Sylvester Young, a former music professor at Ohio University, has been selected as FAMU's new marching band director.
Officials at Florida A&M University in Tallahassee announced early last month that they were interviewing two people for the job of overseeing the school's troubled marching band. The ensemble has been suspended indefinitely since the hazing death of drum major Robert Champion in Orlando in late 2011.
It's still not clear when the band — which had become a symbol of Florida's only public, historically black university — will be able to perform again. Young, however, is scheduled to start work June 14 with an annual salary of $105,000.
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This afternoon, Young said that one of his main focuses will be changing the culture of hazing within the band. Champion's beating death after the Florida Classic football game in Orlando and the intense media scrutiny that followed forced FAMU to initiate widespread changes.
On Monday the university announced the hiring of a "compliance" officer for its music department — one of several new positions created in an effort to control hazing and mismanagement within the band.
"Other schools are watching us very closely," Young said during a news conference held at noon to announce his hiring. "We can actually come out of this being an icon for all other universities."
FAMU had interviewed Young and Don P. Roberts, the instrumental-music coordinator for the DeKalb County School District, for the post.
Young and Roberts are graduates of FAMU. Young, who played in the FAMU band as a student, received a bachelor's degree in music education from FAMU in 1969.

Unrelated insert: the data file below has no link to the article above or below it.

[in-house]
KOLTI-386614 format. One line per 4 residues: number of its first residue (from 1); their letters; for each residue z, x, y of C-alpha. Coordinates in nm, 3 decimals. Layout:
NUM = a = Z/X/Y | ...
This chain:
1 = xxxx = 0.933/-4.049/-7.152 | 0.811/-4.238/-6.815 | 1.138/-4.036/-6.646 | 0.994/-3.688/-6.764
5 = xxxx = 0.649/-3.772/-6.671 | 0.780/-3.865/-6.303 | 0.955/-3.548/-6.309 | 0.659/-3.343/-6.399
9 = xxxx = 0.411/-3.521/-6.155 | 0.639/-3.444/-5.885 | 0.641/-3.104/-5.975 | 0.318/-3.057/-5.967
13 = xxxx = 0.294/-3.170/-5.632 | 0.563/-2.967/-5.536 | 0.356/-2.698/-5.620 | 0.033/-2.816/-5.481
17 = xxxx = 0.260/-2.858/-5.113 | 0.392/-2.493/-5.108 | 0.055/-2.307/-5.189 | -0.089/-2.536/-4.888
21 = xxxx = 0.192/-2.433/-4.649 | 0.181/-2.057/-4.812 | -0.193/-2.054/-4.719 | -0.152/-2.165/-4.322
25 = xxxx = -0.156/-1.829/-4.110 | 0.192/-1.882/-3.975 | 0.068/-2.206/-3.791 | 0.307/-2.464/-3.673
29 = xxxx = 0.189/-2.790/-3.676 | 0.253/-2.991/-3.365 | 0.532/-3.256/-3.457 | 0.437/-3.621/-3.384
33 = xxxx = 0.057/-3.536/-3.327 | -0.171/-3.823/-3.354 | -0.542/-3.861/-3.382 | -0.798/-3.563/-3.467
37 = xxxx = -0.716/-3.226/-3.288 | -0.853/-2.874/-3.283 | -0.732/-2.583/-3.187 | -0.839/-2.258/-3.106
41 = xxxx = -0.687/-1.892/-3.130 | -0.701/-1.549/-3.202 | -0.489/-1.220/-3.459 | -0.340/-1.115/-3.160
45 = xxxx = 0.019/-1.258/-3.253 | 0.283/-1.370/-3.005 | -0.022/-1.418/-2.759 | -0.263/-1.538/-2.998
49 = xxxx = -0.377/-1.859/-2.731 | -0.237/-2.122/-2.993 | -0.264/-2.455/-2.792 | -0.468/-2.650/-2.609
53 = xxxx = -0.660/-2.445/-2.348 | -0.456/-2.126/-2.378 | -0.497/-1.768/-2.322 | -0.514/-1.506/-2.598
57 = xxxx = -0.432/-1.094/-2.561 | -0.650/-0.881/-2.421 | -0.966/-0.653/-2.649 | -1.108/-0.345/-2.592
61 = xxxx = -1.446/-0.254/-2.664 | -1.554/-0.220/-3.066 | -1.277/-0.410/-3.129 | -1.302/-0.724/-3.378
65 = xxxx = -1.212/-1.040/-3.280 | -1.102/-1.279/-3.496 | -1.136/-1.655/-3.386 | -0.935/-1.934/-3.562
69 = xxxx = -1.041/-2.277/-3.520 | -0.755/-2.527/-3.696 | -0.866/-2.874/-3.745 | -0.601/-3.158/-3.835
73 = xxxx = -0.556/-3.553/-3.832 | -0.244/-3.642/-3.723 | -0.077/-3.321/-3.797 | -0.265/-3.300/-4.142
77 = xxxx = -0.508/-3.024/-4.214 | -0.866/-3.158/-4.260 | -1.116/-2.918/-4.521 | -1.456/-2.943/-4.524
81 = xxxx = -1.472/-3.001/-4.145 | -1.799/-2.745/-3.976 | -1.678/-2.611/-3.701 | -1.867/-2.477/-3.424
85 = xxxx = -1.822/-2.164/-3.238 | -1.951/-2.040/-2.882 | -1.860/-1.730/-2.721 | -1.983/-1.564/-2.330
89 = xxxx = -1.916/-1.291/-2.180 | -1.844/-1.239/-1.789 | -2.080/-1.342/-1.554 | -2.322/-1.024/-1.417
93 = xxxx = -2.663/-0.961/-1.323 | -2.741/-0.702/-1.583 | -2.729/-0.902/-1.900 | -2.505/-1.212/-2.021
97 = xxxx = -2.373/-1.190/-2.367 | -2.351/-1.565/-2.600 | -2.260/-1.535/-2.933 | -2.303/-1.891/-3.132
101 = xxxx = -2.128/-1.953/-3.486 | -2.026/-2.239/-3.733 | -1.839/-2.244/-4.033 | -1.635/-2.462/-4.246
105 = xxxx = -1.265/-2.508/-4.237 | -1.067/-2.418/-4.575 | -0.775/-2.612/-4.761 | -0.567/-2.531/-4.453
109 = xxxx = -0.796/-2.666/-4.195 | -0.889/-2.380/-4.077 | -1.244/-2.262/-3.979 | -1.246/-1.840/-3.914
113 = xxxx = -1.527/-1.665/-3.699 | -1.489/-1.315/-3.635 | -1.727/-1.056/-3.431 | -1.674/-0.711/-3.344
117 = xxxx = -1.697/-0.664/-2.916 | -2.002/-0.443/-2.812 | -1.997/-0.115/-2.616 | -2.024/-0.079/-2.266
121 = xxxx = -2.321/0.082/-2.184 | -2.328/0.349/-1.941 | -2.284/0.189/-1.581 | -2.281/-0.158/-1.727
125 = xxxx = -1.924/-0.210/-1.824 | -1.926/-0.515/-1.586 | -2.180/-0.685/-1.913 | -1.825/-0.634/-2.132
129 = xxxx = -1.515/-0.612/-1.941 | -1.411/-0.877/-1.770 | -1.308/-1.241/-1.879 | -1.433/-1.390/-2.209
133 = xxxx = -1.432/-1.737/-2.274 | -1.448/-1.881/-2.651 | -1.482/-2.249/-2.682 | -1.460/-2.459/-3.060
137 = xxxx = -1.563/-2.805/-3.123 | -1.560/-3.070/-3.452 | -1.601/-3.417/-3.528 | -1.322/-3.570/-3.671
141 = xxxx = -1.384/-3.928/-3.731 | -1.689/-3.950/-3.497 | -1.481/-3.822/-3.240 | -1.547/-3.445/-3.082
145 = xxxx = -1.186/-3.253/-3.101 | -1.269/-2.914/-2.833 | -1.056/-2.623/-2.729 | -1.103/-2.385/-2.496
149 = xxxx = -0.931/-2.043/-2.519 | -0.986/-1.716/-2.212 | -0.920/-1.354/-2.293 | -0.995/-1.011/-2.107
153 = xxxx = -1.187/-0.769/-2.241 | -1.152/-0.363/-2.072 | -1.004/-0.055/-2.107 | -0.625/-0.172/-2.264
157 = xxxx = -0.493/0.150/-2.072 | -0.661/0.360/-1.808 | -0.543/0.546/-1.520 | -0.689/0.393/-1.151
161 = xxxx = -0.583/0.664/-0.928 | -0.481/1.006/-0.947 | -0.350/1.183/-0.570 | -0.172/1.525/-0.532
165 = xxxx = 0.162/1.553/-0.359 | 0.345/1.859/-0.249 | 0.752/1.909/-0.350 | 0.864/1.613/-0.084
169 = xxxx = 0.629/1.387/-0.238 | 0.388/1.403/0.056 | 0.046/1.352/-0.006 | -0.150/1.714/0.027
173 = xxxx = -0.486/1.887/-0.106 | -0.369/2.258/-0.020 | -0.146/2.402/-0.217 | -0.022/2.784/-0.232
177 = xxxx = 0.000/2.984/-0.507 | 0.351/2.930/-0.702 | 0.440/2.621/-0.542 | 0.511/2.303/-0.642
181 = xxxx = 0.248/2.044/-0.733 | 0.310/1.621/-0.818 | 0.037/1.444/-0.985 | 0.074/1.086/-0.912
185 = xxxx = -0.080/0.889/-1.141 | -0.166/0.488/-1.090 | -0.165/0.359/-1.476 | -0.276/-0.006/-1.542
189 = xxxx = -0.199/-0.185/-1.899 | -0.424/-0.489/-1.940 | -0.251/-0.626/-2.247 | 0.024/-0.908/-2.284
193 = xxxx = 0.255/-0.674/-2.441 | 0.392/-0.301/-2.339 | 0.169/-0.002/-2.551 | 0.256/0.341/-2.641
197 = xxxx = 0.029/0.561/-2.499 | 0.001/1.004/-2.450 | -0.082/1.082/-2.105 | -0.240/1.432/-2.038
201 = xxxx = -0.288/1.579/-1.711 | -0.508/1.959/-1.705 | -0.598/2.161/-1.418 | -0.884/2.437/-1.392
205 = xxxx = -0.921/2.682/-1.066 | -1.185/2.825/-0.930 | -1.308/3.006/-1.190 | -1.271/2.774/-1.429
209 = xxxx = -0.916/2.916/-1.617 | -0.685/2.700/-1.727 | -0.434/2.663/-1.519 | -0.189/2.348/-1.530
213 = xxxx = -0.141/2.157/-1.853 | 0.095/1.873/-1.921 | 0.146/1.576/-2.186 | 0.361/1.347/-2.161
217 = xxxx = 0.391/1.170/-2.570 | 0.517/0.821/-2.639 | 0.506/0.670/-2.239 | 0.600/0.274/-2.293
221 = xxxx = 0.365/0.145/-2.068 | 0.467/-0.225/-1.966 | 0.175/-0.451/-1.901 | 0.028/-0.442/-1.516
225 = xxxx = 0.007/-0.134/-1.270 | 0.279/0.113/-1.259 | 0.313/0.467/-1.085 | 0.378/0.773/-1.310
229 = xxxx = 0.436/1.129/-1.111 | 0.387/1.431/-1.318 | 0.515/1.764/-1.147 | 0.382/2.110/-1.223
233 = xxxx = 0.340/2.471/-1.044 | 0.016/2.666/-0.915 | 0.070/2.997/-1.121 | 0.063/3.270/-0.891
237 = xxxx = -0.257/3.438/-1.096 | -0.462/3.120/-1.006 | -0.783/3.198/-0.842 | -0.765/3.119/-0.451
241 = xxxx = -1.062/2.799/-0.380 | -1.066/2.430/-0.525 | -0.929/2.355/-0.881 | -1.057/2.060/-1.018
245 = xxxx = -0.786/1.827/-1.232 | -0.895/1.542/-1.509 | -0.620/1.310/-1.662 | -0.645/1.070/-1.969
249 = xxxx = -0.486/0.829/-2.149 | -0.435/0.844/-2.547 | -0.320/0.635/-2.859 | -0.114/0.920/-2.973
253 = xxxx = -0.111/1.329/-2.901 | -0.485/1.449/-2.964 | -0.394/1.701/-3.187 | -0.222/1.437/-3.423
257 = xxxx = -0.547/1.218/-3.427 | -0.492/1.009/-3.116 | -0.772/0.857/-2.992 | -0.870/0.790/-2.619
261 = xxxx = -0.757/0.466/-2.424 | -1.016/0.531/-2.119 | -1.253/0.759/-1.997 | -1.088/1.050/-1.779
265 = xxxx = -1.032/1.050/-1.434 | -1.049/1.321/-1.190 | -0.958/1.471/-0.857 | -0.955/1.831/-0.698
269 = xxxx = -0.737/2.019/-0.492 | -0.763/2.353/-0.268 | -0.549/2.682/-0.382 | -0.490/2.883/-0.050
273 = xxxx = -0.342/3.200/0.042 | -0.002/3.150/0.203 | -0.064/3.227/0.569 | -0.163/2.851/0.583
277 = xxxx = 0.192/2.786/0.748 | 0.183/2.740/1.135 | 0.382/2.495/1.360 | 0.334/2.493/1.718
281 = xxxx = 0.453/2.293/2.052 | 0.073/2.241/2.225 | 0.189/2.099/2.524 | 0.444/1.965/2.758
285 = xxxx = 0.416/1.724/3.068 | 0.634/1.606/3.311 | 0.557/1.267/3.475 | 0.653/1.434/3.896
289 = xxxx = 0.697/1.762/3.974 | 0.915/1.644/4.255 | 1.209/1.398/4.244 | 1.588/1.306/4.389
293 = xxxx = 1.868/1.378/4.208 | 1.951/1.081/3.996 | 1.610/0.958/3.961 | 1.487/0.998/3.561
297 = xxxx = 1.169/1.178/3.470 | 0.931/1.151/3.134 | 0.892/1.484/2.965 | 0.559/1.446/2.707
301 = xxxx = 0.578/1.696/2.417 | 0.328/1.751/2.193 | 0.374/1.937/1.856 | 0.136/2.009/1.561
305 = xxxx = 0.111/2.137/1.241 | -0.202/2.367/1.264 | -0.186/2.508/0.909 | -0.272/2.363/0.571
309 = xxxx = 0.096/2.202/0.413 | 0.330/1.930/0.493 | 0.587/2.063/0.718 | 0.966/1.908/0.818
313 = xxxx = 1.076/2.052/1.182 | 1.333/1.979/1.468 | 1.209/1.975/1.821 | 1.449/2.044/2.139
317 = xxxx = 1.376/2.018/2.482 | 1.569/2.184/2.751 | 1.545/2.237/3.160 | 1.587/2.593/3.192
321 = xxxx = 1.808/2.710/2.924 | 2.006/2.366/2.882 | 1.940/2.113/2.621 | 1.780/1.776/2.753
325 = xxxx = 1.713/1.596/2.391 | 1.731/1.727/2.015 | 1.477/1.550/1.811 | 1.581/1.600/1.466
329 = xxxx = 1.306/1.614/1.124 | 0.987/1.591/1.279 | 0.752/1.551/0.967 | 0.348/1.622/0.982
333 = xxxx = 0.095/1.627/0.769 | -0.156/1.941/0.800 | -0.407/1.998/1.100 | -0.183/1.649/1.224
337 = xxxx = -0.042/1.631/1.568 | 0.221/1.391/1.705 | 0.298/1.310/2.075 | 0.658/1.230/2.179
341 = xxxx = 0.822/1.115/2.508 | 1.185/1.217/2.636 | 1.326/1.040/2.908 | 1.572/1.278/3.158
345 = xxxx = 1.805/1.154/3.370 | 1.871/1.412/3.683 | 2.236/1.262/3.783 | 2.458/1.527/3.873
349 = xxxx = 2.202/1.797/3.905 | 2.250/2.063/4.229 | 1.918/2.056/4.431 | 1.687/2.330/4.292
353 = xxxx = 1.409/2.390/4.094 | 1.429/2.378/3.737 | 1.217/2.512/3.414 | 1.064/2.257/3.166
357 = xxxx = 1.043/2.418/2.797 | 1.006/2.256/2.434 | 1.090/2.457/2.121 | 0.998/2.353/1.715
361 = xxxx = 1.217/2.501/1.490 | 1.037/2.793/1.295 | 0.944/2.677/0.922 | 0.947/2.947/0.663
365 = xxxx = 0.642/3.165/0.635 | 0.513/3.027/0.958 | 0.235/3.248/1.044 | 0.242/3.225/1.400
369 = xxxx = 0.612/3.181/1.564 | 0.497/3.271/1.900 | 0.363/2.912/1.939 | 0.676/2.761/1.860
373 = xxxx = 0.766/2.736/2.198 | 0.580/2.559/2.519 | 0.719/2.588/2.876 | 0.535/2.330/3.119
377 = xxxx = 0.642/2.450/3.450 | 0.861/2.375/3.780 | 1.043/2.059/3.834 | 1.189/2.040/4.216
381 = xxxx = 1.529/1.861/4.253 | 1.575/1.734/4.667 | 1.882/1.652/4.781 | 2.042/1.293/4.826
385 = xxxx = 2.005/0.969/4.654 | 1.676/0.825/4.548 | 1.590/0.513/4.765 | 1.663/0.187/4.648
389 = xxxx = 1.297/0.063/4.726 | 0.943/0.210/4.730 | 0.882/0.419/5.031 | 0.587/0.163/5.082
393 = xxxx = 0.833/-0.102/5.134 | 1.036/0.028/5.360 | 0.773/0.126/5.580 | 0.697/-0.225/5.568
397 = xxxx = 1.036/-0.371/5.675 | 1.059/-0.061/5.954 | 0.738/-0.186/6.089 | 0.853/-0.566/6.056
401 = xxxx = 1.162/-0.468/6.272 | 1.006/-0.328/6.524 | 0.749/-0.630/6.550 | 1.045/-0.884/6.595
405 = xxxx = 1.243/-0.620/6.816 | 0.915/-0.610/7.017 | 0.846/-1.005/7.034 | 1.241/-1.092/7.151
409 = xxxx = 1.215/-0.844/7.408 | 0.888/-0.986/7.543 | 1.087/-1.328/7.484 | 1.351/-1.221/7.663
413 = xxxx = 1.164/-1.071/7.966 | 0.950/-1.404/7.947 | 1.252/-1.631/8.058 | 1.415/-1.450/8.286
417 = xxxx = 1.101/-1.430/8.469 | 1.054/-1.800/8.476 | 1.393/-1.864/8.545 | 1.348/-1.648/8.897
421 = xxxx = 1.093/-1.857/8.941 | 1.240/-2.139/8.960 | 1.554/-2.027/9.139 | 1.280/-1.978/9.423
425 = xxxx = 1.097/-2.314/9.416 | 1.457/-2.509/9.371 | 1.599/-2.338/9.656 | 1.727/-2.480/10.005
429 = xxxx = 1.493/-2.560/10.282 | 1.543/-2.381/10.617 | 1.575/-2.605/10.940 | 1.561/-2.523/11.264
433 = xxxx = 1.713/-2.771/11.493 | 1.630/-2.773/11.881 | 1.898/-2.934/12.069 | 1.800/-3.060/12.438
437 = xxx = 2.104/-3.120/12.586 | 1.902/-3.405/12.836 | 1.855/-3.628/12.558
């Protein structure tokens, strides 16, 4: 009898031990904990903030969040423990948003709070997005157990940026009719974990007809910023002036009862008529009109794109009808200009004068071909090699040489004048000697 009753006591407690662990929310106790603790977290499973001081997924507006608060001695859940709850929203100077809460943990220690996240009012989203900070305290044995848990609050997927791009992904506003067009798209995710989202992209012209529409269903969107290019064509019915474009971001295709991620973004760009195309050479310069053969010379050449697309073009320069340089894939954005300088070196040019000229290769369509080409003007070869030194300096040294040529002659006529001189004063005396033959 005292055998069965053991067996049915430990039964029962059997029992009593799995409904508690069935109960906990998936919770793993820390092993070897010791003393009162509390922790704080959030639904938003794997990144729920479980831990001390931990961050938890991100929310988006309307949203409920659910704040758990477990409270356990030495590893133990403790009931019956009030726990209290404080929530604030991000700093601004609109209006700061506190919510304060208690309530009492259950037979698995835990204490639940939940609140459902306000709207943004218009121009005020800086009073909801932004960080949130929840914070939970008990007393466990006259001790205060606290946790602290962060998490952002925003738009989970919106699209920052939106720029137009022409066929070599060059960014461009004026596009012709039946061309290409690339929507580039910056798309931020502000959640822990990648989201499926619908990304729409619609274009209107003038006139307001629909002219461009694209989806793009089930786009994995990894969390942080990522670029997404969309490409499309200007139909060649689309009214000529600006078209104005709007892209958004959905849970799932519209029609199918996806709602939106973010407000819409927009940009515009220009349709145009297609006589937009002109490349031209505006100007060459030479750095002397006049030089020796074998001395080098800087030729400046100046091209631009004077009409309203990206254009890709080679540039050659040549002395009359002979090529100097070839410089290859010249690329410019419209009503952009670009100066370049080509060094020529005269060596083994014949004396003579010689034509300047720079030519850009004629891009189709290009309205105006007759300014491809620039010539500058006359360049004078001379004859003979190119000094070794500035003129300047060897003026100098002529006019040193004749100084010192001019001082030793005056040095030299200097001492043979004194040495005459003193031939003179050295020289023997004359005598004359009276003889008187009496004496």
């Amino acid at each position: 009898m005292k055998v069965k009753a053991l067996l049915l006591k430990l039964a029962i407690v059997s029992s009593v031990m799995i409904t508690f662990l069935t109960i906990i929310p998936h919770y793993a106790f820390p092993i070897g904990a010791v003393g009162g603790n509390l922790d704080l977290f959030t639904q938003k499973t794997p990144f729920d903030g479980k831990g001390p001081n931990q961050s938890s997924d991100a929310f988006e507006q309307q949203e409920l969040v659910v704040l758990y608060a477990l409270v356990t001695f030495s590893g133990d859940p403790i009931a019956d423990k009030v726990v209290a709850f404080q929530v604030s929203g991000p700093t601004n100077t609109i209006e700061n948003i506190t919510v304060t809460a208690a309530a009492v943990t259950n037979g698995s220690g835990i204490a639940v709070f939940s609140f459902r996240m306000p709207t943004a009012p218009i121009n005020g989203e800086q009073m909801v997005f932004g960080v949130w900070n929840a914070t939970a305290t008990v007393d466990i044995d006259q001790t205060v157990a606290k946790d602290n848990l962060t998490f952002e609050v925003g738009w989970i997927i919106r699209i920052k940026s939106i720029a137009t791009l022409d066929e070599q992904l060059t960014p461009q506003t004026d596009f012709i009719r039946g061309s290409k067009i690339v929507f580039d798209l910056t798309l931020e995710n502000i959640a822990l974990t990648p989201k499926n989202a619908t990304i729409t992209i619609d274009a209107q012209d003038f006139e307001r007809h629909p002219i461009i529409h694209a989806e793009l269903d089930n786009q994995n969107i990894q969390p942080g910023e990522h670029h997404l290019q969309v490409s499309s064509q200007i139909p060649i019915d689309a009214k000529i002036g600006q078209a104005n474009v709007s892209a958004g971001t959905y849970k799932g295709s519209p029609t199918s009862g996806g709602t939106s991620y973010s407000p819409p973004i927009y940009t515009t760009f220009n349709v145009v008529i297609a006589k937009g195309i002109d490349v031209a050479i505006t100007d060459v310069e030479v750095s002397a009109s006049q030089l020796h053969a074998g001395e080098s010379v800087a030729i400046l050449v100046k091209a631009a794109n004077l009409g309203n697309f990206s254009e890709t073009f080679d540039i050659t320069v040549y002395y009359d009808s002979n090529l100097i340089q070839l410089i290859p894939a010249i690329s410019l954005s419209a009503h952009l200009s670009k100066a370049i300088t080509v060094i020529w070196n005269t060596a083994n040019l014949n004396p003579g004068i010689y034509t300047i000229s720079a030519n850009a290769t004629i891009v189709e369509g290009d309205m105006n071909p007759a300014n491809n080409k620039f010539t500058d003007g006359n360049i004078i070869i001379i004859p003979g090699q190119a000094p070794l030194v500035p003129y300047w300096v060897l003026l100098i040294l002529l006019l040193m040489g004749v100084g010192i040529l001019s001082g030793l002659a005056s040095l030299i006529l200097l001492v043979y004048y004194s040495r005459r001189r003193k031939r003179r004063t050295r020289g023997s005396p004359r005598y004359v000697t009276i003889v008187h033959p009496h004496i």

He has a doctorate degree in music education from the University of Missouri-Columbia, according to his resume.
From 1990 to 2011, he was an associate professor of music at Ohio University. He directed the school's marching band — the Marching 110 — from 1990 to 1996, according to the Ohio University marching band's website.
Young said he was preparing for retirement when colleagues around the country began urging him to apply for the band-director position at FAMU.
FAMU had come close to selecting a new band director in January. It reopened its search, though, after failing to negotiate a contract with Jorim Reid, director of bands for North Carolina Central University.
FAMU's interim president, Larry Robinson, told the Sentinel recently that officials "are still assessing the right conditions needed to lift the suspension of the Marching 100."
Today, he indicated during the news conference that, with the selection of a new band director, he is a step closer to reaching a decision.
Robinson called Young a "talented and experienced administrator, musician and scholar who I believe will provide strong discipline, leadership and vision for the Marching '100.'"
"Dr. Young has had a stellar career as director of bands at several universities and I am looking forward to Young continuing the great traditions of the Marching "100" when we deem it ready to return to the field," he said in a prepared statement.
FAMU officials now need to discuss, in consultation with Young, who will be eligible to play with the band and which types of events the band will participate in initially. Robinson also indicated that the band could be smaller than in previous years.
Young also cautioned that "we just can't put them back on the field," even if they are ready performance-wise.
"We've got to change the culture of the band," Young said.